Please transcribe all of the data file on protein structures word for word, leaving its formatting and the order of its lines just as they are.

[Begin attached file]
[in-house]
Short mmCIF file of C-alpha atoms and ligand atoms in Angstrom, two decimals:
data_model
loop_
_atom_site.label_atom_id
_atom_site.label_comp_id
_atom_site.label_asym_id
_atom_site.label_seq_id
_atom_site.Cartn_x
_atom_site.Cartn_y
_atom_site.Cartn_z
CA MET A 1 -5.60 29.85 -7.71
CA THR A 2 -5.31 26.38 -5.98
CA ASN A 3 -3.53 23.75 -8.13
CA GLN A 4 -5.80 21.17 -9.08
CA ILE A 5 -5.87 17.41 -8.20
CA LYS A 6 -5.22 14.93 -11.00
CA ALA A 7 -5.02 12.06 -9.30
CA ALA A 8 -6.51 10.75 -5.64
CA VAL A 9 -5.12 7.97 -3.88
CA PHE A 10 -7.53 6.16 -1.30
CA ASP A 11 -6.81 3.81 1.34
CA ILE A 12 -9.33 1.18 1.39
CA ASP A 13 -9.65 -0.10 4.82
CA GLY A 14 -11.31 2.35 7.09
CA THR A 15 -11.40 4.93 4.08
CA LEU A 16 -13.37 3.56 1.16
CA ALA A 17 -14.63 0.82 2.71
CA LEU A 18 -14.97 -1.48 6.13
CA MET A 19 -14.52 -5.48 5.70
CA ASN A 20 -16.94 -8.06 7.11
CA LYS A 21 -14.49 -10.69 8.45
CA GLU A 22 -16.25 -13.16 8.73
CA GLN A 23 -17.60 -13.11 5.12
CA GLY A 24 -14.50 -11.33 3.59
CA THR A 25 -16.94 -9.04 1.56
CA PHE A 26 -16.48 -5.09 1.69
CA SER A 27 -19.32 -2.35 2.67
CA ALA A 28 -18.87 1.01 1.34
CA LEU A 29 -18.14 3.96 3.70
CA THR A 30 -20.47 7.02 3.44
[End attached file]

[in-house]
Short mmCIF file of C-alpha atoms and ligand atoms in Angstrom, two decimals:
data_model
loop_
_atom_site.label_atom_id
_atom_site.label_comp_id
_atom_site.label_asym_id
_atom_site.label_seq_id
_atom_site.Cartn_x
_atom_site.Cartn_y
_atom_site.Cartn_z
CA MET A 1 -5.60 29.85 -7.71
CA THR A 2 -5.31 26.38 -5.98
CA ASN A 3 -3.53 23.75 -8.13
CA GLN A 4 -5.80 21.17 -9.08
CA ILE A 5 -5.87 17.41 -8.20
CA LYS A 6 -5.22 14.93 -11.00
CA ALA A 7 -5.02 12.06 -9.30
CA ALA A 8 -6.51 10.75 -5.64
CA VAL A 9 -5.12 7.97 -3.88
CA PHE A 10 -7.53 6.16 -1.30
CA ASP A 11 -6.81 3.81 1.34
CA ILE A 12 -9.33 1.18 1.39
CA ASP A 13 -9.65 -0.10 4.82
CA GLY A 14 -11.31 2.35 7.09
CA THR A 15 -11.40 4.93 4.08
CA LEU A 16 -13.37 3.56 1.16
CA ALA A 17 -14.63 0.82 2.71
CA LEU A 18 -14.97 -1.48 6.13
CA MET A 19 -14.52 -5.48 5.70
CA ASN A 20 -16.94 -8.06 7.11
CA LYS A 21 -14.49 -10.69 8.45
CA GLU A 22 -16.25 -13.16 8.73
CA GLN A 23 -17.60 -13.11 5.12
CA GLY A 24 -14.50 -11.33 3.59
CA THR A 25 -16.94 -9.04 1.56
CA PHE A 26 -16.48 -5.09 1.69
CA SER A 27 -19.32 -2.35 2.67
CA ALA A 28 -18.87 1.01 1.34
CA LEU A 29 -18.14 3.96 3.70
CA THR A 30 -20.47 7.02 3.44